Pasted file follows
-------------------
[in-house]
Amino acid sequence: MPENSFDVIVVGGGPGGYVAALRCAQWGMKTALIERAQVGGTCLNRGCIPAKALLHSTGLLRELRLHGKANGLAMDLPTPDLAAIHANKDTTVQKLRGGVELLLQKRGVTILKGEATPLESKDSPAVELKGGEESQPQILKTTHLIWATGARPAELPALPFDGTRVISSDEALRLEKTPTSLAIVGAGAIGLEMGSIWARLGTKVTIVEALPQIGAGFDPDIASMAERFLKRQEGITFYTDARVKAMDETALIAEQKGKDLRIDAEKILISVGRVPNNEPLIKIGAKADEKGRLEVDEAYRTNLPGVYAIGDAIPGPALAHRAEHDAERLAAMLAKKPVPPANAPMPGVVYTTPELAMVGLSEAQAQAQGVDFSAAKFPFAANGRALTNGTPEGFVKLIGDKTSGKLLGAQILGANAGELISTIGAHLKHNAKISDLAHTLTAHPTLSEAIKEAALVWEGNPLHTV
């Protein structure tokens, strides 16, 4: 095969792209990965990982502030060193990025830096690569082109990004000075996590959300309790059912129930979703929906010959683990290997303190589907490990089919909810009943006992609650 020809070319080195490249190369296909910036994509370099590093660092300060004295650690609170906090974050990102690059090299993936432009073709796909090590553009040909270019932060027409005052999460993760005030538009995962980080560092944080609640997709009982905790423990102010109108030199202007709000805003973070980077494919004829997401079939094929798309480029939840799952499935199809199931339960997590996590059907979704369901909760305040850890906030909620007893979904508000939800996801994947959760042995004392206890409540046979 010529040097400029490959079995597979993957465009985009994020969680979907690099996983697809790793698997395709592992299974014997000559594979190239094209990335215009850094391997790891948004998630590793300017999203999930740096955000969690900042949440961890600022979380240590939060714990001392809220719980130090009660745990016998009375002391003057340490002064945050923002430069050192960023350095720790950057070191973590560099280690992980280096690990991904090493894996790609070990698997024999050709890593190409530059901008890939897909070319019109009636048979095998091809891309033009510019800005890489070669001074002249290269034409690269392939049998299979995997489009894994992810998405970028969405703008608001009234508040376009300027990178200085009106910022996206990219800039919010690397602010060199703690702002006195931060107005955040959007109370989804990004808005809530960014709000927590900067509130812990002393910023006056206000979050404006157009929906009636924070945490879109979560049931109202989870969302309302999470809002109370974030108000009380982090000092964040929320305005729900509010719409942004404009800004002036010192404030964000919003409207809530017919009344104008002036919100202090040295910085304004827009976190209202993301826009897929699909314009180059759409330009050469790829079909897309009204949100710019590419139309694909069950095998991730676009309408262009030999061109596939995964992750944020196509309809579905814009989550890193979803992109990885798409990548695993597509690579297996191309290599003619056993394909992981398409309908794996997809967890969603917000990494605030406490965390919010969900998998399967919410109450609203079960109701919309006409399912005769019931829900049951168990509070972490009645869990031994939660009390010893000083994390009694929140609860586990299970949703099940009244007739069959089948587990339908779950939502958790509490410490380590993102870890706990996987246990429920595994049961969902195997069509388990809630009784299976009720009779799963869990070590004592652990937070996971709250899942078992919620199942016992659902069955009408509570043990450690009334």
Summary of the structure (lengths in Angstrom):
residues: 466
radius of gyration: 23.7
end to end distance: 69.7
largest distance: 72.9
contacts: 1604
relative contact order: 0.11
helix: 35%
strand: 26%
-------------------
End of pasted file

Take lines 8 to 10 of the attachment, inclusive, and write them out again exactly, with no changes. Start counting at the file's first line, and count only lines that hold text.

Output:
largest distance: 72.9
contacts: 1604
relative contact order: 0.11